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        • aaronofnero     September 2, 2012 at 12:20 pm

          I don’t really have to try and justify it. It’s a pretty simple foundation. Yes, your support once came from buying a record, but now people have popularly chosen not to buy CDs and prefer to show their support by “liking” a facebook page. Let’s be honest with ourselves – the prior business model no longer exists as a financial success. Why should a band have to take out a loan or sign to a label just to try and succeed? Furthermore, the difficulty in obtaining a 5-figure loan for any average person (or musician) nowadays is trivial, and a handful of labels aren’t exactly interested in taking those risks as they generally have employees to worry about (the few they have left to operate). And no, you’re not just giving money to the band and not getting anything in return.. if you follow the tier-awards for donations, you get what you would have spent on the record anyways, but with more options to get involved for additional benefits. Again, not a difficult process to understand. It’s the same as a pre-order.

          I won’t debate whether or not more money would allow for a better record. That all comes down to personal preference. Obviously, more money can buy more time and more equipment, but you’re treating this as if it’s not a business but rather some frat party extravaganza. If you wanna talk about records from 15-20 years ago, you’re talking about a $30k budget that wouldn’t even pay for one song. Technology has allowed for things to get cheaper and more efficient, and still have certain qualifications of sounding equally impressive as music from 2 decades ago. The music may not be any better, but we’re here to complain about a kickstarter campaign aren’t we? Not the band’s music right? I fail to see how this is at all a poor business model or in bad taste on the band’s part. the ONLY discrepancy i’ve seen that makes any logical sense against the model is offering a financial “share” rather than a product as a return on the investment, in which case the band would have to divvy up royalties to the people who all chipped in.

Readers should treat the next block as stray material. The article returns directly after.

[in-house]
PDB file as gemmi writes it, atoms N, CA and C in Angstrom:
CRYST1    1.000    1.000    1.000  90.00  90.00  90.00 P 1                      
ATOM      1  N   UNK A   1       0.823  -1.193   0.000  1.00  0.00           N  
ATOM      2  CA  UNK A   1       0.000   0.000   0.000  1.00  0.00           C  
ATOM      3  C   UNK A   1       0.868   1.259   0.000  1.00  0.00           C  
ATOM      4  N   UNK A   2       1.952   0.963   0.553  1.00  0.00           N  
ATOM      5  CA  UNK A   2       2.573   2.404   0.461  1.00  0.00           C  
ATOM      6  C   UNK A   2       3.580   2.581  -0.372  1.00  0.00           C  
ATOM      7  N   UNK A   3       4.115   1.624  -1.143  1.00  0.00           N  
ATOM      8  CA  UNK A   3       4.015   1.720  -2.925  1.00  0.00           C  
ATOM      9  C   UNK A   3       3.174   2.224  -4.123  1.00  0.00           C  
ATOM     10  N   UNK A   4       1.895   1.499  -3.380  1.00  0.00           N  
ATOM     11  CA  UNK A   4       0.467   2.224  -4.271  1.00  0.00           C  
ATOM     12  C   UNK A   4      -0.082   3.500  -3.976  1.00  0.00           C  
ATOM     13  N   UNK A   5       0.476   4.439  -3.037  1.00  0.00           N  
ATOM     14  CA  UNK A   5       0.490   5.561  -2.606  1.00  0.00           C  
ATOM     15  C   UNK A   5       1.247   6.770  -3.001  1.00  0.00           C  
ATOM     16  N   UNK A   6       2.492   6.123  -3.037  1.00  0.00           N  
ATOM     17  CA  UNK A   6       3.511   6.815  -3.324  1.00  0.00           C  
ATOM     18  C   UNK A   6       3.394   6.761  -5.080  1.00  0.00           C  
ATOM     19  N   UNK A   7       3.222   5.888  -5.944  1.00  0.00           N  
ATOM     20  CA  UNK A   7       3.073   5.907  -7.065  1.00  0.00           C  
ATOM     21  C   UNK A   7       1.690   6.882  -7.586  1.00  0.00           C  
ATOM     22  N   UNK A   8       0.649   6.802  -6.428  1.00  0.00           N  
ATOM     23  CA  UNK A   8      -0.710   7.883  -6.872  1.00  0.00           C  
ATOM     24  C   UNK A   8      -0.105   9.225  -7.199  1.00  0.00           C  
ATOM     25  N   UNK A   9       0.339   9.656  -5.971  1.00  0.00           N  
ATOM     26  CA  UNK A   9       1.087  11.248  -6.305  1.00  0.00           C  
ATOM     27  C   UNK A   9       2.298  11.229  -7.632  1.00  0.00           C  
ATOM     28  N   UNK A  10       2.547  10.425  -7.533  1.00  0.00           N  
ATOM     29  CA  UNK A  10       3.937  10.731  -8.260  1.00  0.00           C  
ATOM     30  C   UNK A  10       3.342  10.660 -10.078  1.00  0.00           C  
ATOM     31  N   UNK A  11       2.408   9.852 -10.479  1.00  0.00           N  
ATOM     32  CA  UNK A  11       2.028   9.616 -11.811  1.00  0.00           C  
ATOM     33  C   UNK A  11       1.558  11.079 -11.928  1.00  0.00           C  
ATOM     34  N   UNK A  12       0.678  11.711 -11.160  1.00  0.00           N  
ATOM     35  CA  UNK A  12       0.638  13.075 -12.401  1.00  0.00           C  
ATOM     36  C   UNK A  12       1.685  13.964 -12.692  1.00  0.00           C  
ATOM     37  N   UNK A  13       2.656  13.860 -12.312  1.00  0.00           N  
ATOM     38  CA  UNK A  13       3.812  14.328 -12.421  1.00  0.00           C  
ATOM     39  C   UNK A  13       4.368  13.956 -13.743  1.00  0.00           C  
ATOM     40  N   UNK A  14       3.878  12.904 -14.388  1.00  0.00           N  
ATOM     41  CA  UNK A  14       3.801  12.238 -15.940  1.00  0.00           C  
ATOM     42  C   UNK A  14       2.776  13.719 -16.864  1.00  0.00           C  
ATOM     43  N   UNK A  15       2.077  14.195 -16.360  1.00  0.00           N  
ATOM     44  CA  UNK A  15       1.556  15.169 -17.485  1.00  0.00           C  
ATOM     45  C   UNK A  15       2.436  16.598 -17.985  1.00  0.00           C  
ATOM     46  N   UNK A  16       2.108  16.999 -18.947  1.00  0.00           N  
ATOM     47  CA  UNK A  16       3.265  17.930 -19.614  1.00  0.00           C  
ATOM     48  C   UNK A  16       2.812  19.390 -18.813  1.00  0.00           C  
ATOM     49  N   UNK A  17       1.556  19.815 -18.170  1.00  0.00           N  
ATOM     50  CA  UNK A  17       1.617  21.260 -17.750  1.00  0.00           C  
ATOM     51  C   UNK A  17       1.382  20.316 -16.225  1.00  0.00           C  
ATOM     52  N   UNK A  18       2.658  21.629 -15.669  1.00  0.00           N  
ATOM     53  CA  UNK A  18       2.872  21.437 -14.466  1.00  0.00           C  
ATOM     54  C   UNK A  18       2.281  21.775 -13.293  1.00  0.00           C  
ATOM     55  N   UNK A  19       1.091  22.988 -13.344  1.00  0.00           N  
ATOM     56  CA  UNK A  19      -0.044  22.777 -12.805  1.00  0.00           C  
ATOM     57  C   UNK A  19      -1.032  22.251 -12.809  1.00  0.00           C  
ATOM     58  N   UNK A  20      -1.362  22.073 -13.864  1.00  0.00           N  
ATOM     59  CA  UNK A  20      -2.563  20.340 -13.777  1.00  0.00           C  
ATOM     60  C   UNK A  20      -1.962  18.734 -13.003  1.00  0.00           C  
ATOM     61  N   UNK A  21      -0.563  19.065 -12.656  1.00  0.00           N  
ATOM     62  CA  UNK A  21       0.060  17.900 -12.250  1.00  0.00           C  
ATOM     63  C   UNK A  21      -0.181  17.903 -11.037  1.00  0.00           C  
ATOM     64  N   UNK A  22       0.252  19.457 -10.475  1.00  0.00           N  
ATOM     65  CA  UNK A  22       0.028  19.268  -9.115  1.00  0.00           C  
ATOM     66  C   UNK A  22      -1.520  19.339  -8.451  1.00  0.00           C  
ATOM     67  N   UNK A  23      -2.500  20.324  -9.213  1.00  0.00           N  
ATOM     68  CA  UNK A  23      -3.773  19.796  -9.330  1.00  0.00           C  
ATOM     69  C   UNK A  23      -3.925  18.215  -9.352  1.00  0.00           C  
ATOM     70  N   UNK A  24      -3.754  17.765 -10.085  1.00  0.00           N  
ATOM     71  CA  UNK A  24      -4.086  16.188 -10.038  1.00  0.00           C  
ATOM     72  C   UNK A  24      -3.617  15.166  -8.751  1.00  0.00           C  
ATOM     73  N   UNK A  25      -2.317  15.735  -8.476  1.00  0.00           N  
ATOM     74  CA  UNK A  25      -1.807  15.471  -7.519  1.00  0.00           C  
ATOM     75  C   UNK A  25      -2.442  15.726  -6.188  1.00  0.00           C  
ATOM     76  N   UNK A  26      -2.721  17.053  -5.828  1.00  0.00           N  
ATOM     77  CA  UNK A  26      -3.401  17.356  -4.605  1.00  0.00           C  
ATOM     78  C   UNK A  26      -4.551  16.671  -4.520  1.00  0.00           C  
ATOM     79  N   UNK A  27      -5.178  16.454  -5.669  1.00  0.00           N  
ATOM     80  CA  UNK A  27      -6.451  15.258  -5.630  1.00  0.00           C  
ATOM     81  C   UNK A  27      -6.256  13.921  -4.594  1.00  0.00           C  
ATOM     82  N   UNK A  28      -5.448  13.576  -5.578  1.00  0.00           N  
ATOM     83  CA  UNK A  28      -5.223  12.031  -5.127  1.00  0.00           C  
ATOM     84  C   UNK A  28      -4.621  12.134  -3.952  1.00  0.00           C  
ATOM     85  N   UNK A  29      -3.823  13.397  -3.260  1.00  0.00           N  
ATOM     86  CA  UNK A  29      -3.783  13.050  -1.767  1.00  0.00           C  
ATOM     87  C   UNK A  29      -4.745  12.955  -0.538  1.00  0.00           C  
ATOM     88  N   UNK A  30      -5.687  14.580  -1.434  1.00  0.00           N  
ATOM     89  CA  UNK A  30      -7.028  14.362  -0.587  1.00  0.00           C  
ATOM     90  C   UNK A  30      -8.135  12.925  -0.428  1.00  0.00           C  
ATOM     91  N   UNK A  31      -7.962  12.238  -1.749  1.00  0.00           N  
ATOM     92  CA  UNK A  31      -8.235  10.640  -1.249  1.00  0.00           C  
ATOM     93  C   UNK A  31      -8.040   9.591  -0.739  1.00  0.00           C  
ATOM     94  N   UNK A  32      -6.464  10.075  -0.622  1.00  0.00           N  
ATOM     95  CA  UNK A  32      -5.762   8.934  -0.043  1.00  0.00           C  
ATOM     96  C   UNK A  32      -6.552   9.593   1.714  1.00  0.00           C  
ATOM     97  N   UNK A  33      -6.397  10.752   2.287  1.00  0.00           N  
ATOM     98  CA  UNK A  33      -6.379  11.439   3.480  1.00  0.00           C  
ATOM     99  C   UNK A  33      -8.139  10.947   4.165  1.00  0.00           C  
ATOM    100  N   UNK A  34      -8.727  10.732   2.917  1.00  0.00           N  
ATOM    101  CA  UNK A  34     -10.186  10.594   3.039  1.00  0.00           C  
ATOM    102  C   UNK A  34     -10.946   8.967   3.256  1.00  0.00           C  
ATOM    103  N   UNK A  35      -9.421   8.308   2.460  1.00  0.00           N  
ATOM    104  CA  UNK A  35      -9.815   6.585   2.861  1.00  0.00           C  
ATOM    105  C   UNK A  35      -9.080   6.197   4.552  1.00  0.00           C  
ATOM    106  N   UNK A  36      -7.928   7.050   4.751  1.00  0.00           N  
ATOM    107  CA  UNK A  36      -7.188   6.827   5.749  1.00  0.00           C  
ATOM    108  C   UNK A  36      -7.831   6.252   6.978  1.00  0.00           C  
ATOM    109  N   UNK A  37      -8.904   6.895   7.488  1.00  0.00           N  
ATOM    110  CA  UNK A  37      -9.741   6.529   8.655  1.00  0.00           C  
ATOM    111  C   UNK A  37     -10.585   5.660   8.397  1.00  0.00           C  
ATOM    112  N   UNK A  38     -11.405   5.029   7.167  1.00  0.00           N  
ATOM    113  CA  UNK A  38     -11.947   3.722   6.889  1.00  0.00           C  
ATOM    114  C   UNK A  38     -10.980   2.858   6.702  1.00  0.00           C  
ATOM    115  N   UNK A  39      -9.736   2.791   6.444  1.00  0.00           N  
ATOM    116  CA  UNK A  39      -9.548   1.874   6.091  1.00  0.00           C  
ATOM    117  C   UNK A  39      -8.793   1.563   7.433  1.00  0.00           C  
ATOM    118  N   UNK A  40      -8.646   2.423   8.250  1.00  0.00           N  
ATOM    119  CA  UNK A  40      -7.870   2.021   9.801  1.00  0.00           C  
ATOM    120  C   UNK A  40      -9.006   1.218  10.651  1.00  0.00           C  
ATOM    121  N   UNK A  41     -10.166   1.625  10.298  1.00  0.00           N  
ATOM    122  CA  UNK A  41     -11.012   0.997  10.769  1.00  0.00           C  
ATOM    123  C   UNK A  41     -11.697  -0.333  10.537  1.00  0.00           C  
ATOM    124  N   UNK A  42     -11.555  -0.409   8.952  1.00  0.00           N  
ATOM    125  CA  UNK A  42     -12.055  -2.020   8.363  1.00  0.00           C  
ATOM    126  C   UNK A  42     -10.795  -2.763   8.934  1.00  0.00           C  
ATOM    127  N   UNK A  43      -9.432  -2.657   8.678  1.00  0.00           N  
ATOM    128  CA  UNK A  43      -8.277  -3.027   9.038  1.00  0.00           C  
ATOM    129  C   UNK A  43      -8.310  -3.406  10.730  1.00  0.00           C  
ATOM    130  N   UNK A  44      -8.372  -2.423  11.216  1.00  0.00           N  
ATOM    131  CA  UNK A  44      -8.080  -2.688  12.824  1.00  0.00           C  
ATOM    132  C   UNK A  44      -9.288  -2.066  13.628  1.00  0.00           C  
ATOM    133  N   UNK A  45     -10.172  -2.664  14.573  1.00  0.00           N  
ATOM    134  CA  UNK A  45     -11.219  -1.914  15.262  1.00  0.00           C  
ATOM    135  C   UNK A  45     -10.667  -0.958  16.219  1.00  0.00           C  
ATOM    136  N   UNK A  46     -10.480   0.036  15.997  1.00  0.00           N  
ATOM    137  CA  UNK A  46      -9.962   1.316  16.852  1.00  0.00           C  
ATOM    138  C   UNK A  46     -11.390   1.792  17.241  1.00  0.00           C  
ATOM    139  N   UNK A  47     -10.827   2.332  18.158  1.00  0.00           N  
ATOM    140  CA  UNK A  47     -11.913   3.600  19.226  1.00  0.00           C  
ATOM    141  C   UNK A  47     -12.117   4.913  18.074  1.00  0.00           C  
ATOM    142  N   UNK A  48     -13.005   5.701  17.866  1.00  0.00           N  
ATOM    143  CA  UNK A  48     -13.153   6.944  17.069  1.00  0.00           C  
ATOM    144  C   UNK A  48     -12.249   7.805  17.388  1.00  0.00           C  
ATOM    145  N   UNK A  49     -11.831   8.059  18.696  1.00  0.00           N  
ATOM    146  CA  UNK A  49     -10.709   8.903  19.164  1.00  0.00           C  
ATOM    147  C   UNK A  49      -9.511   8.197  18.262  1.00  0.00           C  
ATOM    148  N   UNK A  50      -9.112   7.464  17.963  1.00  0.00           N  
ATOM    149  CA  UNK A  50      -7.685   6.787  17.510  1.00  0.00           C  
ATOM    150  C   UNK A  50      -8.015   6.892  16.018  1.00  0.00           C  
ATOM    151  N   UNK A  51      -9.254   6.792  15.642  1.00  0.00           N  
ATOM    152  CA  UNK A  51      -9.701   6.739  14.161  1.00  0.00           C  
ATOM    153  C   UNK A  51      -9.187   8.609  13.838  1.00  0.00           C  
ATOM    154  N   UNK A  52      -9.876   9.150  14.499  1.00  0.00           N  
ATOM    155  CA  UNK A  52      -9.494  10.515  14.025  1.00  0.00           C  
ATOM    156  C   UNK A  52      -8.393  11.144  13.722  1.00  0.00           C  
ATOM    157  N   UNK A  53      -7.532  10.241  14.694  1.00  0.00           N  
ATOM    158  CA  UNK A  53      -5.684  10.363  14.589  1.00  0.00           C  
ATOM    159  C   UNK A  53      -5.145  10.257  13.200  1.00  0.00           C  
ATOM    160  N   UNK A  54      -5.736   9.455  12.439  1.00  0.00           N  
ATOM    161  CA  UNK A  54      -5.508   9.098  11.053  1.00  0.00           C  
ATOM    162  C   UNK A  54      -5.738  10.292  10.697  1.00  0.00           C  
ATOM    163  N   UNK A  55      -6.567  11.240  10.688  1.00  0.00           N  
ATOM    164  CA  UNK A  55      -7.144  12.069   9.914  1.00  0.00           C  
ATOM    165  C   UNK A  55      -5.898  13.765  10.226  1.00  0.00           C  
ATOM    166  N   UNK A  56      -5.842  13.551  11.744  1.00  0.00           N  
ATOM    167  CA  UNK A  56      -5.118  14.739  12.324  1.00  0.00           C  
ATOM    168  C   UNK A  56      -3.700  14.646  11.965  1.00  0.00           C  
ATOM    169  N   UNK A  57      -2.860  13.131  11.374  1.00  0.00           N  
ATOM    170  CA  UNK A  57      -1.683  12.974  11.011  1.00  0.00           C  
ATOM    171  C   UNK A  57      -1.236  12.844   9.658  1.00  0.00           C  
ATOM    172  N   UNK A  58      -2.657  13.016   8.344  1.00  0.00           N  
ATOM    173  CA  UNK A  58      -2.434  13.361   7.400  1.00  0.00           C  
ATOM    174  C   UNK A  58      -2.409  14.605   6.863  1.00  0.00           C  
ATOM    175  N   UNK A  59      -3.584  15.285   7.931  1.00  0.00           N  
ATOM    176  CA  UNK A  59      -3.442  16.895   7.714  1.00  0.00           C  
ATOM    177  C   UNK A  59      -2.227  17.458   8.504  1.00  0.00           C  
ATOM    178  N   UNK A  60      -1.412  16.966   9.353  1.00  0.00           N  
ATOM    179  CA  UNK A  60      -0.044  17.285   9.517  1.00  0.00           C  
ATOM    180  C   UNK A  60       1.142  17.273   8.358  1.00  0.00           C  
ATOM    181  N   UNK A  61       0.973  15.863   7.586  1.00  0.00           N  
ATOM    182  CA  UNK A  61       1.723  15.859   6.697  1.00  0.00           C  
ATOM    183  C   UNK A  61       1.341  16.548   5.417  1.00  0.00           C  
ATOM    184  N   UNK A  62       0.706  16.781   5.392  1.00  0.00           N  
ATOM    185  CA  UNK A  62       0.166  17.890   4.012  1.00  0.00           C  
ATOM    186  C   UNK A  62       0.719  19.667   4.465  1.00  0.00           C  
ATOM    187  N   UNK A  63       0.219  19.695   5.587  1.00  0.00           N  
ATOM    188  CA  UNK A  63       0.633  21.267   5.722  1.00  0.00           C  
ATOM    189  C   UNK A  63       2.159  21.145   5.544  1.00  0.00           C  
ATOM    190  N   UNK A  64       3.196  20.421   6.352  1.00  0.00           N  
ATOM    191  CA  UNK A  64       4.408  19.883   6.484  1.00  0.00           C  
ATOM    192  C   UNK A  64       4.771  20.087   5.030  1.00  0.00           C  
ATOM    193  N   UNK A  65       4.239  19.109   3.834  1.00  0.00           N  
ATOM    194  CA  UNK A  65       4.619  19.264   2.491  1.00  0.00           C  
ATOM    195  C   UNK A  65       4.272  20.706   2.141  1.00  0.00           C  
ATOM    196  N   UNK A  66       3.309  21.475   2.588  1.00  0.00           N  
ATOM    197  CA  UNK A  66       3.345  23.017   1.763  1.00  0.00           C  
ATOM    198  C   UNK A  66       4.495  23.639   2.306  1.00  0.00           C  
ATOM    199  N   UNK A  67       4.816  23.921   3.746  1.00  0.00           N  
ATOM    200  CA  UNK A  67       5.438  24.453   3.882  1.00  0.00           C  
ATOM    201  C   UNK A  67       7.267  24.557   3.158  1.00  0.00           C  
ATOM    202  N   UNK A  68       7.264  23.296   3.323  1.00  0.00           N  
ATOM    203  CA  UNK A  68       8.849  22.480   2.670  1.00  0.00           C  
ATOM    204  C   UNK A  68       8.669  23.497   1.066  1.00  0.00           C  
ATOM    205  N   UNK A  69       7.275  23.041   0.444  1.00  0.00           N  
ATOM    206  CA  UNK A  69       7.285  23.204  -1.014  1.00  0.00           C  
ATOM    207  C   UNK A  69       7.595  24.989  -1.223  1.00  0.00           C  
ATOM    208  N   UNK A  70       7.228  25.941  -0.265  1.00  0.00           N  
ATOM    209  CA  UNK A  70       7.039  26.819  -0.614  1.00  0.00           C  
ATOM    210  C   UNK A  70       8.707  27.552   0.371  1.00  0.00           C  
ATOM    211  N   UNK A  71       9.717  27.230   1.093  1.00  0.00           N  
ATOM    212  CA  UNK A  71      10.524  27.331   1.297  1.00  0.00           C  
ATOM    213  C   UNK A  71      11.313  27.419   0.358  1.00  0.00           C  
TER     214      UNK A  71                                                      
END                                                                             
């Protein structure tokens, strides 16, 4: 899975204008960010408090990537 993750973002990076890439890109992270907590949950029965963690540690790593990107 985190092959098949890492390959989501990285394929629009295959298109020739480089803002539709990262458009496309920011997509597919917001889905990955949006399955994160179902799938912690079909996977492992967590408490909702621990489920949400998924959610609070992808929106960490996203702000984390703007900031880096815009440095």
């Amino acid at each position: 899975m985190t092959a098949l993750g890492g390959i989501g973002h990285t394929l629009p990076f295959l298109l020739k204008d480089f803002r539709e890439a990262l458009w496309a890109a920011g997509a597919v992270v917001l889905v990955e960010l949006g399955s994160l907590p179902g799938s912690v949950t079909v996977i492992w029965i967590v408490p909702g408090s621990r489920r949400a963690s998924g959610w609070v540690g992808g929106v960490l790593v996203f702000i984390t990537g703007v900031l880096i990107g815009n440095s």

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        • @G Scotty

          “…not paying to help them make it, and then having to buy it anyways.”

          Actually, for $10 you get the digital download and for $25 you get the “hardcopy,” which I assume is a CD.

          Maybe there’s other bands that aren’t offering the album as a part of the rewards, but if so, that’s just stupid. In cases like this, if it’s a band you really like and have confidence in, I see little difference in paying for the album ahead of time (especially if it means helping a band avoid dealing with a label).

          Oh, but $25 is definitely a ridiculous price in order to have to get physical version. They shouldn’t be offering it for anything more than what it would retail for.

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    • I heard Motley Crue used Kickstarter in an effort to raise enough drug money to last through the summer of 89′. If I wasn’t 2 years old at the time, I would of gladly gave them $10 over these assclowns.

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    • coolguy2424     September 2, 2012 at 12:40 pm

      I will give each member 300 bucks if they promise to never record another note of music ever again. Their “music” is headache inducing rubbish. Fuck off and go get a job at Wal-Mart or something.

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    • Fred Fred Burger (Darkdevout)     September 2, 2012 at 12:55 pm

      If you want a good Hardcore band listen to OFF! they released their debut album (self titled)this year, great record, the band was created by a member of Black Flag I think.

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    • Relentless_Beating     September 2, 2012 at 5:46 pm

      It’s funny to hear fans these days rip into bands that are doing this, not realizing that because of them, bands have to do things like this.

      Fan’s wanna steal bands music off the internet, that’s cool though.